Trauma in a Lived Religion Perspective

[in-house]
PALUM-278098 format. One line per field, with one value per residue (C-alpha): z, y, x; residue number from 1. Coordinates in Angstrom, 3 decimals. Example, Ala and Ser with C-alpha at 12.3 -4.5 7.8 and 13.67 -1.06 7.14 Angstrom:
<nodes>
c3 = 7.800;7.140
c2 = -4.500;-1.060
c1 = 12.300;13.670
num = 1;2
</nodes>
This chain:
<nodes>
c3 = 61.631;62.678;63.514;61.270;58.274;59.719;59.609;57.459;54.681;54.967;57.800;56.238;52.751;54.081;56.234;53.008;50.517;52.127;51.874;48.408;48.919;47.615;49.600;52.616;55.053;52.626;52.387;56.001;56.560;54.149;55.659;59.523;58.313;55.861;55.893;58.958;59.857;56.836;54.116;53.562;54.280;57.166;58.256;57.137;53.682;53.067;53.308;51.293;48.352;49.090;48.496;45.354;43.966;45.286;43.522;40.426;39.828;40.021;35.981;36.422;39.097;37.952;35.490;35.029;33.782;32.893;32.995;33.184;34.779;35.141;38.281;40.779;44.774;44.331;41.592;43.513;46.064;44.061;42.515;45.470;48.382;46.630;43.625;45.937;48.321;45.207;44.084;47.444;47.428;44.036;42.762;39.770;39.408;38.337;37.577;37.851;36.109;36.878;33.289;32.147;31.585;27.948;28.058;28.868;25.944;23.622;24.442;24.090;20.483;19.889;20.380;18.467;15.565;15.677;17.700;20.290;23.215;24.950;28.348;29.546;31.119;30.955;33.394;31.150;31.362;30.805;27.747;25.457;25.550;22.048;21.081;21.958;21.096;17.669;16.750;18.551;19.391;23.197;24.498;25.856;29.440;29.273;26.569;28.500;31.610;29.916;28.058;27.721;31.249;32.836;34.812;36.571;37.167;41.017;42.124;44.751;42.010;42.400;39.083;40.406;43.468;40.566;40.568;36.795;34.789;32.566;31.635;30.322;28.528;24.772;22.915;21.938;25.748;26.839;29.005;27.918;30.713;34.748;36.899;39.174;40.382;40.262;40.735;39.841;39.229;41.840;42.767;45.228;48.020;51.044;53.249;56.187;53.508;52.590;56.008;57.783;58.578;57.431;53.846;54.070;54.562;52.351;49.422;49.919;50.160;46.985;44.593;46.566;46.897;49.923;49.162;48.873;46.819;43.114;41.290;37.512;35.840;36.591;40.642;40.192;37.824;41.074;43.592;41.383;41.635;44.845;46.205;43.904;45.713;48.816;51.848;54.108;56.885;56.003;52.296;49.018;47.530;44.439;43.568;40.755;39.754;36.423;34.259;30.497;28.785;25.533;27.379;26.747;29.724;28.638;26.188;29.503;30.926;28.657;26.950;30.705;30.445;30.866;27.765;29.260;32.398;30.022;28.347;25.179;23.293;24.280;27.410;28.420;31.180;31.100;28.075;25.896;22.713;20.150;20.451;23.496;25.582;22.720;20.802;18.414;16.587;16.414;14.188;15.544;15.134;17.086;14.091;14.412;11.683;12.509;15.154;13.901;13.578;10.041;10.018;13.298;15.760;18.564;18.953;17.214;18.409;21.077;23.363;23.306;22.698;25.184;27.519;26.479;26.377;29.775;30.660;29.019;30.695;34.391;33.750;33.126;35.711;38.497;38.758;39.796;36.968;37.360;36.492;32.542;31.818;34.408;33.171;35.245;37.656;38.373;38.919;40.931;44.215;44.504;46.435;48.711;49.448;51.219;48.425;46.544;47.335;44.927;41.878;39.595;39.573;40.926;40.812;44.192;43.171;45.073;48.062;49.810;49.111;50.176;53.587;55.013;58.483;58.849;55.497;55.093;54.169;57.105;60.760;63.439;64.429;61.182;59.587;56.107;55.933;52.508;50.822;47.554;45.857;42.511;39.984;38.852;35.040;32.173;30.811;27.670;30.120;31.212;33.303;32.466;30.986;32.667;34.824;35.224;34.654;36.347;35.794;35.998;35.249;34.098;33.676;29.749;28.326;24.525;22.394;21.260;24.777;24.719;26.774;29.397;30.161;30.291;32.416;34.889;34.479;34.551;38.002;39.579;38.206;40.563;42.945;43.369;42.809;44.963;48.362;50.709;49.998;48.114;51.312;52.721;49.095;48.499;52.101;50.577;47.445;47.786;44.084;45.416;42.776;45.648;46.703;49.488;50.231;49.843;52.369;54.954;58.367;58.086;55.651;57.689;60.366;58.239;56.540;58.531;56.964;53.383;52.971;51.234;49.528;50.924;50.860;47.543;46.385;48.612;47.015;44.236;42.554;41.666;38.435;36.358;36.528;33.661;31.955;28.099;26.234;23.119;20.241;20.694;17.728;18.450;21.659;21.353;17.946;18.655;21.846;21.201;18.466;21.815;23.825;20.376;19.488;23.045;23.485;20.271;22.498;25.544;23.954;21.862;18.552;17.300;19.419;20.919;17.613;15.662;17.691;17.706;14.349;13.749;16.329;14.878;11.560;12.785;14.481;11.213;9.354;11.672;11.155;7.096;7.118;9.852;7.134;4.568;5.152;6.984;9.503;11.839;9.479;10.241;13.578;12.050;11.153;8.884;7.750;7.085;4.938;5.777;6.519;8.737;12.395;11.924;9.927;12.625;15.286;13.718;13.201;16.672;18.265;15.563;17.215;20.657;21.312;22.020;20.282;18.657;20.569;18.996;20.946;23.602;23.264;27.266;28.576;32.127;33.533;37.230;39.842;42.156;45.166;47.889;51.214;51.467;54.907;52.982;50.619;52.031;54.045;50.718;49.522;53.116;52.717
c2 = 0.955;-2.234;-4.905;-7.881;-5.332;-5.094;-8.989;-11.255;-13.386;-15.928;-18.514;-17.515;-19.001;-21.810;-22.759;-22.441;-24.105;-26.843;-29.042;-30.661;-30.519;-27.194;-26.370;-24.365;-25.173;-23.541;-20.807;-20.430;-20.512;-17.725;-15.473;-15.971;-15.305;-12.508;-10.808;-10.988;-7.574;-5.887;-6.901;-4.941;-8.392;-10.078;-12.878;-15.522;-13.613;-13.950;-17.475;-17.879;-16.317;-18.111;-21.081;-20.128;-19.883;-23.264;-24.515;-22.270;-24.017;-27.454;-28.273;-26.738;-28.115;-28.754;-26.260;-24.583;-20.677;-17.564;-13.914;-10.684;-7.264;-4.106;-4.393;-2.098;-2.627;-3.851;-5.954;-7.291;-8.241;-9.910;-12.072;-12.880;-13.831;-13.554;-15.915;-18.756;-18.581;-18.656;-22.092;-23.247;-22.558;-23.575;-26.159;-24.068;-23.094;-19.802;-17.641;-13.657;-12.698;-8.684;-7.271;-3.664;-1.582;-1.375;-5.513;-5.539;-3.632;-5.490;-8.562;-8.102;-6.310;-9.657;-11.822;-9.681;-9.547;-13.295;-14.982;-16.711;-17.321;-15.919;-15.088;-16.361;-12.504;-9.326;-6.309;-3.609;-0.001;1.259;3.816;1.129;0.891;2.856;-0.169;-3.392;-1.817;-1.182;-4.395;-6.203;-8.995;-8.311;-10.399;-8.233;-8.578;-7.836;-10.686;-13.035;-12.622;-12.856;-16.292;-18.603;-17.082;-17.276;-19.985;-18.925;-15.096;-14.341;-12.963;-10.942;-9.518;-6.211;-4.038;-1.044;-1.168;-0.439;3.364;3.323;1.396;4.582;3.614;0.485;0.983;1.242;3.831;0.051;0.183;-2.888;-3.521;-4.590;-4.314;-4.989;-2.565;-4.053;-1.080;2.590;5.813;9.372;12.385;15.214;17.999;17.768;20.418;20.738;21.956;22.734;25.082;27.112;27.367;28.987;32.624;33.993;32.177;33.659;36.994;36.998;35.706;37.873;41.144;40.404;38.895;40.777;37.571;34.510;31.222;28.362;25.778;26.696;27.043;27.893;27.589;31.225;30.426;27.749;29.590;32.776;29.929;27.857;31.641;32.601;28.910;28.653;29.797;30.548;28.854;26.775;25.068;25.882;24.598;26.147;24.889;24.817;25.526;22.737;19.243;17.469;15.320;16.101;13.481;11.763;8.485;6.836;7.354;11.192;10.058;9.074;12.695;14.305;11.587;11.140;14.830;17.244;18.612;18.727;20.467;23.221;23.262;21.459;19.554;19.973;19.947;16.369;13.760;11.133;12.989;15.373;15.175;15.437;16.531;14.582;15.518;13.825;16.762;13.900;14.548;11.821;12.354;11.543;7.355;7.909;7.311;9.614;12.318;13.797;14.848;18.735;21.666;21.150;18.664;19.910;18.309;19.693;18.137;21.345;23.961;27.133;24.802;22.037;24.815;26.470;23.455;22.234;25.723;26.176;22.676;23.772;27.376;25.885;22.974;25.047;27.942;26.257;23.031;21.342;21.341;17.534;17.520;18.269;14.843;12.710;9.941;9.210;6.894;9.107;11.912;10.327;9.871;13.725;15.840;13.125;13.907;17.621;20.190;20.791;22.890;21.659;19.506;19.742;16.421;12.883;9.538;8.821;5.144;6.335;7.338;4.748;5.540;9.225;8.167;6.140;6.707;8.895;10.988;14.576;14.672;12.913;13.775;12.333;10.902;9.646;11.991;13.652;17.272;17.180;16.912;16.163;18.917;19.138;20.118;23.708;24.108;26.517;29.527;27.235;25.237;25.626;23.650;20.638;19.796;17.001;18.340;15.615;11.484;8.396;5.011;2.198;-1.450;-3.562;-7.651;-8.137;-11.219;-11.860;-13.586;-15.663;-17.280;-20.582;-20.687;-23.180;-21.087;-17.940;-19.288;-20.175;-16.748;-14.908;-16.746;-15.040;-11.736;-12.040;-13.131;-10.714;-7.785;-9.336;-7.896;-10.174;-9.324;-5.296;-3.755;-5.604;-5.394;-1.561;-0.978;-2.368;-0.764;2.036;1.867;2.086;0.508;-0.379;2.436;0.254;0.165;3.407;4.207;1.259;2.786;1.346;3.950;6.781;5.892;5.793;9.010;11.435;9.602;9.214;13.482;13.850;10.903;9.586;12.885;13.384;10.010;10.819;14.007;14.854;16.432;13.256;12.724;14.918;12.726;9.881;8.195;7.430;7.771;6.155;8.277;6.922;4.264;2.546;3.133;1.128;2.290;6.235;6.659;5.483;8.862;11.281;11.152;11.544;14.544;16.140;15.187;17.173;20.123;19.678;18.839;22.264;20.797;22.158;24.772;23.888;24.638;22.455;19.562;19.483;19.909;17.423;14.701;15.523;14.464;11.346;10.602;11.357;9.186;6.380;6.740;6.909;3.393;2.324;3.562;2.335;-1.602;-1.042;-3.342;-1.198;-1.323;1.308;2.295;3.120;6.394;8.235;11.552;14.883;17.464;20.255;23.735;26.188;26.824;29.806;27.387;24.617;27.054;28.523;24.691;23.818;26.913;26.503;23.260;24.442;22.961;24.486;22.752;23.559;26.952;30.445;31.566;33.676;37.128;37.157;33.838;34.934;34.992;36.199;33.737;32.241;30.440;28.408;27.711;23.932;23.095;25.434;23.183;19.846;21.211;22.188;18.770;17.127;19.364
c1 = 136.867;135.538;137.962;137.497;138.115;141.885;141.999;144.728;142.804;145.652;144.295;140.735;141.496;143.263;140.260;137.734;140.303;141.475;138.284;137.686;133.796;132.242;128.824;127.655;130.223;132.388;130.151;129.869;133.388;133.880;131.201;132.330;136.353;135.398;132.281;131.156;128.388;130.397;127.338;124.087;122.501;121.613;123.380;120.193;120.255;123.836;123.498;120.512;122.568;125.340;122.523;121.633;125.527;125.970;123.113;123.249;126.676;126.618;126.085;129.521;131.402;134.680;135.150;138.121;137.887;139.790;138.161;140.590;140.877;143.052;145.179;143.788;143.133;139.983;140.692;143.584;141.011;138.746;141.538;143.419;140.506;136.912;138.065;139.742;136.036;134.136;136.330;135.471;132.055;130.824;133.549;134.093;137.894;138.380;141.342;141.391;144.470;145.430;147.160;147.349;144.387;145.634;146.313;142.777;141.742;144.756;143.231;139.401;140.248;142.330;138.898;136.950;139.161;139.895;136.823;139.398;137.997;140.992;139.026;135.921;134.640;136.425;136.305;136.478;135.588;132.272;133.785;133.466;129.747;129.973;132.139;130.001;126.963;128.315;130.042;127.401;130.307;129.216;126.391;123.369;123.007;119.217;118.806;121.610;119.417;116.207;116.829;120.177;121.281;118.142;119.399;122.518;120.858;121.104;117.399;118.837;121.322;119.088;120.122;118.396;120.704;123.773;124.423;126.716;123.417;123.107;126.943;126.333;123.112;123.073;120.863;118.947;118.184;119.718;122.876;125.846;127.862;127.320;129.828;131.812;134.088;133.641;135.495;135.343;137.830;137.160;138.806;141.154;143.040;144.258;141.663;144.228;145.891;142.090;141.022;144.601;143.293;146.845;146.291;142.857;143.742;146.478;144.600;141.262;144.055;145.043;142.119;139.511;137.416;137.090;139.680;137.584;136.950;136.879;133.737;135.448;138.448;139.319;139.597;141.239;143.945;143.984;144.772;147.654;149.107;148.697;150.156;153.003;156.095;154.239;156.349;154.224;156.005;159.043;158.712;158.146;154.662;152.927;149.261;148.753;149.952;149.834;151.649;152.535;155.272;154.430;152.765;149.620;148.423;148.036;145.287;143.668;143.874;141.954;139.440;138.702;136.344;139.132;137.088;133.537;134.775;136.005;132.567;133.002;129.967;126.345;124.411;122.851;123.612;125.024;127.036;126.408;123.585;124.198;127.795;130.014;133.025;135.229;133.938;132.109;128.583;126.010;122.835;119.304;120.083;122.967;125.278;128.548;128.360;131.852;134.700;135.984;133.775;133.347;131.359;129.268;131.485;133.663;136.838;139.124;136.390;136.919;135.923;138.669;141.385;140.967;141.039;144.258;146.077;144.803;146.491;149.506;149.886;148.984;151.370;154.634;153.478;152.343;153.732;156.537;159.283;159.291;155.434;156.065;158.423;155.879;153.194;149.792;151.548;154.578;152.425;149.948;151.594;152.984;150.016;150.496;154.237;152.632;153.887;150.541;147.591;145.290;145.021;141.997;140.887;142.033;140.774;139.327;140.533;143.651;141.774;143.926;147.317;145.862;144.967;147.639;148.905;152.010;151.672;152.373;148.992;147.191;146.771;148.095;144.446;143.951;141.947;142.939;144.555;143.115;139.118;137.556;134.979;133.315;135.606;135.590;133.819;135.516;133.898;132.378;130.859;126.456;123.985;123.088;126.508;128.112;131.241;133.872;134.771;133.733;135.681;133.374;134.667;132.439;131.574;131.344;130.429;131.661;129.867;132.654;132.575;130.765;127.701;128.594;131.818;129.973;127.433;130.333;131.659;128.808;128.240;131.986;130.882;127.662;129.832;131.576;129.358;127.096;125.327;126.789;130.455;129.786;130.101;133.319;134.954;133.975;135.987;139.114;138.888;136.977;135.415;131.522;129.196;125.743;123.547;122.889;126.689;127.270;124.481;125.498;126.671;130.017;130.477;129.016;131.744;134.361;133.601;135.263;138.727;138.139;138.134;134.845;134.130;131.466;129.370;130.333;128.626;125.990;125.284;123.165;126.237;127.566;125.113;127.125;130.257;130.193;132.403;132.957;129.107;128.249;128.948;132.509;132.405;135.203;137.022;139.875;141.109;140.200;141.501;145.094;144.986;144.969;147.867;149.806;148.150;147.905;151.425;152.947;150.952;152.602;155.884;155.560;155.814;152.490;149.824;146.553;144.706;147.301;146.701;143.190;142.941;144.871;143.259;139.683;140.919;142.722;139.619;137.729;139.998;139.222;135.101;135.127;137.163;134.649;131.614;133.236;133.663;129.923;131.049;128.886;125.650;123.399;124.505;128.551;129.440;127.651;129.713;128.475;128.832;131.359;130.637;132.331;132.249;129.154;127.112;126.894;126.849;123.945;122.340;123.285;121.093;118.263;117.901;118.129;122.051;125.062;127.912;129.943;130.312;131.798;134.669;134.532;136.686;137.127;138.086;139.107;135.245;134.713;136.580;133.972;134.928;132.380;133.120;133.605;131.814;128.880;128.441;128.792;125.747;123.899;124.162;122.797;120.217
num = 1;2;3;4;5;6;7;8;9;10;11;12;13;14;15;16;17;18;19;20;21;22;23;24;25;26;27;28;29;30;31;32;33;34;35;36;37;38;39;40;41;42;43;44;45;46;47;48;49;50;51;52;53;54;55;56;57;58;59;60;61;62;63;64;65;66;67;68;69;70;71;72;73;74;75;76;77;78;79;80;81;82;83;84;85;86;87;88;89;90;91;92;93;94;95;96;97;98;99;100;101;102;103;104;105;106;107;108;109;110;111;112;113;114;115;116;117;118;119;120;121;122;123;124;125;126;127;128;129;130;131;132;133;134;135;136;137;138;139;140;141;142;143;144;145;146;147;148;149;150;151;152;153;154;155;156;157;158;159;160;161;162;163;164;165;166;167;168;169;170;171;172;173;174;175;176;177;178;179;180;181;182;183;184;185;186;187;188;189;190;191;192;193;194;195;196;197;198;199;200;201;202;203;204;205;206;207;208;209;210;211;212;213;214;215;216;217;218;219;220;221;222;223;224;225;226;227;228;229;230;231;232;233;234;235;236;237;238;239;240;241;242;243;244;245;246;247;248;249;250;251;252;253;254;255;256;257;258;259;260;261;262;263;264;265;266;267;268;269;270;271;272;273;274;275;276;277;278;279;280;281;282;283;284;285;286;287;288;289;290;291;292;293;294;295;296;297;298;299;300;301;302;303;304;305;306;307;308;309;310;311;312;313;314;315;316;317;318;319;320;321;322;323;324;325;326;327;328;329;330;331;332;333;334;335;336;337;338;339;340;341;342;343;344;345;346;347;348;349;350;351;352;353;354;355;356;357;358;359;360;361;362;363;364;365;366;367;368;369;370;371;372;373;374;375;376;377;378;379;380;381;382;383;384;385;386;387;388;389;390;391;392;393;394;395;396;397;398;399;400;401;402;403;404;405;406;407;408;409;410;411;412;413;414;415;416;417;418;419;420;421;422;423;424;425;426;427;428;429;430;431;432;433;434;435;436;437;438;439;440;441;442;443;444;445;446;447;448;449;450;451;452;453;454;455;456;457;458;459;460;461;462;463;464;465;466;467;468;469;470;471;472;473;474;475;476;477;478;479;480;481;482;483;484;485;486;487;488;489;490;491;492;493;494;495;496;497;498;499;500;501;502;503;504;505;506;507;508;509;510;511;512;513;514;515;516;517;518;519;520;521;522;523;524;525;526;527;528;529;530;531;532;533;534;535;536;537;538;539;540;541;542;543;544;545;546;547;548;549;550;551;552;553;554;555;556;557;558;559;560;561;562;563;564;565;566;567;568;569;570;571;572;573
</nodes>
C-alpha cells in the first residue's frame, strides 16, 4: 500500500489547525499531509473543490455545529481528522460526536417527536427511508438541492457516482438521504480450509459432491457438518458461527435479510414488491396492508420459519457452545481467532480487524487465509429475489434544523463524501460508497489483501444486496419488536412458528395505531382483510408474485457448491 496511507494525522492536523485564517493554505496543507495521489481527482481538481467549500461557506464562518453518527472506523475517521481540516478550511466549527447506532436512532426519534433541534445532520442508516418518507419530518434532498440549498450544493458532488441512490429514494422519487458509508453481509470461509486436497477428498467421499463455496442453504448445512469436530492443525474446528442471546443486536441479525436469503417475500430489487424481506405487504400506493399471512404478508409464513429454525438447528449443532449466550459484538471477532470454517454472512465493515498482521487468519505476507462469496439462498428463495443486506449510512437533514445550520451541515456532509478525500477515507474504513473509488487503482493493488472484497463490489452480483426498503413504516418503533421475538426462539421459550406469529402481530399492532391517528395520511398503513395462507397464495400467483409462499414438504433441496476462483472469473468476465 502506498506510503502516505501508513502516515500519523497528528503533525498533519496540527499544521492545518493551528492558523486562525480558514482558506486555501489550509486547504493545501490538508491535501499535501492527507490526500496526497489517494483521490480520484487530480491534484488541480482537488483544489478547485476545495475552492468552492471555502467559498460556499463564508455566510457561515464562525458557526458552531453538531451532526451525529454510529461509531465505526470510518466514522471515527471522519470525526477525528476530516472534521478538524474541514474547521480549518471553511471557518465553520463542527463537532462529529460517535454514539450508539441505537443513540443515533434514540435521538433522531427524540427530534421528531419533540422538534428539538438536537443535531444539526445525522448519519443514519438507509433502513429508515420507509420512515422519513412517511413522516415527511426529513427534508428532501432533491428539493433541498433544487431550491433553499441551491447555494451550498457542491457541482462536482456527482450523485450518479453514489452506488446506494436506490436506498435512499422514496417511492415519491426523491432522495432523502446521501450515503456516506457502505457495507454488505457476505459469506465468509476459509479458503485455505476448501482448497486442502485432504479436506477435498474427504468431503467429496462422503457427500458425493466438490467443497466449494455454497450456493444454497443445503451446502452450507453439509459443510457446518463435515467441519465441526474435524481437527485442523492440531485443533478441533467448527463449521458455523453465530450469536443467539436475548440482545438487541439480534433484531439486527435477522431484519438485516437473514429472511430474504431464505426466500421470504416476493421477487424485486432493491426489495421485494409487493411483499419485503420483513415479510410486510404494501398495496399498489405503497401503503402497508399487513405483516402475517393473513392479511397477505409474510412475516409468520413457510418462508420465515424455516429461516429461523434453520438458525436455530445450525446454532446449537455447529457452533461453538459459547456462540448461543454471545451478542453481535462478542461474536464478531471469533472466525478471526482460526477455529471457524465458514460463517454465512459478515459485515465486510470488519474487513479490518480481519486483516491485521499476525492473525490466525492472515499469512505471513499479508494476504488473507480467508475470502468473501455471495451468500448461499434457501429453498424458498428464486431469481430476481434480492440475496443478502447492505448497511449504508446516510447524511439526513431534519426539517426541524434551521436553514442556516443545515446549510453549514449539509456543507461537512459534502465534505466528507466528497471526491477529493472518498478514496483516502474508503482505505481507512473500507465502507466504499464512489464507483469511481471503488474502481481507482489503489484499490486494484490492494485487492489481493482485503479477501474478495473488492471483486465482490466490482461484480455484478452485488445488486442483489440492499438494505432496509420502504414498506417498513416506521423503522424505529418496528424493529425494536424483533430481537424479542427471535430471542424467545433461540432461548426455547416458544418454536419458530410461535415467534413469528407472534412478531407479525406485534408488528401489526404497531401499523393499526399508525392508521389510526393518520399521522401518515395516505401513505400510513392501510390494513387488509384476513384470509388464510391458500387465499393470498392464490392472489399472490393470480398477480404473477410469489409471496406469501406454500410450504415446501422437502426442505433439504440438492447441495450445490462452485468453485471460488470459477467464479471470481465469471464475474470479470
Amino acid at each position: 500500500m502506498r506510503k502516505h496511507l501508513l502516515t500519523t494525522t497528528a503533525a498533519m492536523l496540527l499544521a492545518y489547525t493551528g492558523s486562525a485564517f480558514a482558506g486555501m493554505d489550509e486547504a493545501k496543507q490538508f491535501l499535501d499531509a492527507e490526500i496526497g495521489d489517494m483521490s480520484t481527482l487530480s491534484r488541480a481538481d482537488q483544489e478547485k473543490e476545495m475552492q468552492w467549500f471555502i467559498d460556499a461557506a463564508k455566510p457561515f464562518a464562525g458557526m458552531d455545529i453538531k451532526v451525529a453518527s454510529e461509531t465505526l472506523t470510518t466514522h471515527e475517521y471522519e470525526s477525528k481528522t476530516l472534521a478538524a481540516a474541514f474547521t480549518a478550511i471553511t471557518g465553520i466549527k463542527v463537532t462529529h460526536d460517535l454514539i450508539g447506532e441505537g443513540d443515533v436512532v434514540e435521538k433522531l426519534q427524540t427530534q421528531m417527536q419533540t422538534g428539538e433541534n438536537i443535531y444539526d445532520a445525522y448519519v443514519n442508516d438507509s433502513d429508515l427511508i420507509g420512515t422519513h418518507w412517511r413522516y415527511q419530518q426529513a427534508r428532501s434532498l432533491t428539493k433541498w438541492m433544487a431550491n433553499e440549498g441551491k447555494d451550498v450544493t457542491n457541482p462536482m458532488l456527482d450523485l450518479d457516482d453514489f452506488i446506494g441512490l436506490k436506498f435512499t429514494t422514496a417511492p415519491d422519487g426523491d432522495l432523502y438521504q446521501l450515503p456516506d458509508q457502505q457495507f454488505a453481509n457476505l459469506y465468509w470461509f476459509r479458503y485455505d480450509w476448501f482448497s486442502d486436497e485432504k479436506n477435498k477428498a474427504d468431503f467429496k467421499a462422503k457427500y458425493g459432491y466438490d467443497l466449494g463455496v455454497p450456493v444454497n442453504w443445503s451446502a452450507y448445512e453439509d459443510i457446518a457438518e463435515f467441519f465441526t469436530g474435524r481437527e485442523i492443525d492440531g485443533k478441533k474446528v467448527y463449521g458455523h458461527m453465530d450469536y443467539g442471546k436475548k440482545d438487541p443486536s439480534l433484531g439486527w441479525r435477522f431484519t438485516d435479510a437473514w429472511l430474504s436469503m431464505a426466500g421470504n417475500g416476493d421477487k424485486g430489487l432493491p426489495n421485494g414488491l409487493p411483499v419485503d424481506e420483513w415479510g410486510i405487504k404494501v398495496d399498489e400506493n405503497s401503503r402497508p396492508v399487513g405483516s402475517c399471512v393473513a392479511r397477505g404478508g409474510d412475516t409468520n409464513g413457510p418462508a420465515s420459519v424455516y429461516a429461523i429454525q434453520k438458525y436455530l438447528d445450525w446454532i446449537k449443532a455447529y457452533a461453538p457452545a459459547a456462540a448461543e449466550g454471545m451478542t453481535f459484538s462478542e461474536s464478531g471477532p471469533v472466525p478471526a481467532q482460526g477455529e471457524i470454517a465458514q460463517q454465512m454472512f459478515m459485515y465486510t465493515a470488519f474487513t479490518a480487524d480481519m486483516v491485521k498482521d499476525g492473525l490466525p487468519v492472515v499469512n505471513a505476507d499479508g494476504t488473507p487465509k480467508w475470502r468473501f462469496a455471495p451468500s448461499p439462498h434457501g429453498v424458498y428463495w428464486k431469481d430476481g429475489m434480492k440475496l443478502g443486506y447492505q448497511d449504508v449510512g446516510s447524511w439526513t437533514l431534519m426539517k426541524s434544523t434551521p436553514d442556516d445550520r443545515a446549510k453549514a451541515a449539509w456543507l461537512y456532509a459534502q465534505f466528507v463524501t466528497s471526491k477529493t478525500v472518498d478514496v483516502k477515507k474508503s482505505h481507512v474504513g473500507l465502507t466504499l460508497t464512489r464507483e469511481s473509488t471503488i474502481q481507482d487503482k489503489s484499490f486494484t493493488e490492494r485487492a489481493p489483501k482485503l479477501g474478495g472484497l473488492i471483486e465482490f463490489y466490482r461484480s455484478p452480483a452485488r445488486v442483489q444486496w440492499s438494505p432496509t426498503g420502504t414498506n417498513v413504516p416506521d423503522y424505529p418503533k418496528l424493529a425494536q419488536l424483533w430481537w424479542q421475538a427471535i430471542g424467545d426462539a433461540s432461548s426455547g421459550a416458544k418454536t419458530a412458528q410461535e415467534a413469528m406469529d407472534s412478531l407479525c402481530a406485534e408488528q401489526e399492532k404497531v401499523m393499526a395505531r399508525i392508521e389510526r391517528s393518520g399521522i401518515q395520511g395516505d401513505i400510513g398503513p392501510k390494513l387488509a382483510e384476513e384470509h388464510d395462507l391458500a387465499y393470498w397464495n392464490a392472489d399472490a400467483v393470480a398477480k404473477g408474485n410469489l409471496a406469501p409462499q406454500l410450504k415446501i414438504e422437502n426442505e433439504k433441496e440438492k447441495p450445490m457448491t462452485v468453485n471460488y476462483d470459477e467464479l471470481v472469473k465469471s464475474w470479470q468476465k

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Walsh describes her core interdisciplinary and transdisciplinary contributions in developing an embodied metaphorical correlational method for application in lived religion studies of trauma. She focuses particularly on poetics as a connection between the humanities, the sciences, and the social sciences, innovating the term material poetics and advocating for the replacement of the term “worldview” with a more richly embodied cultural “world/sense.” She also introduces lesser known theories from psychology for use in religious and spiritual studies: neuroaffective trauma studies, attachment and bereavement studies including continuing bonds, relational-cultural theory, narrative theory, internal family systems theory, and liberation health theory. She argues that these theories are more suited for embodied metaphorical correlation across academic disciplines and for cultural meaning-making and sociocultural power analysis in the aftermath of violent trauma.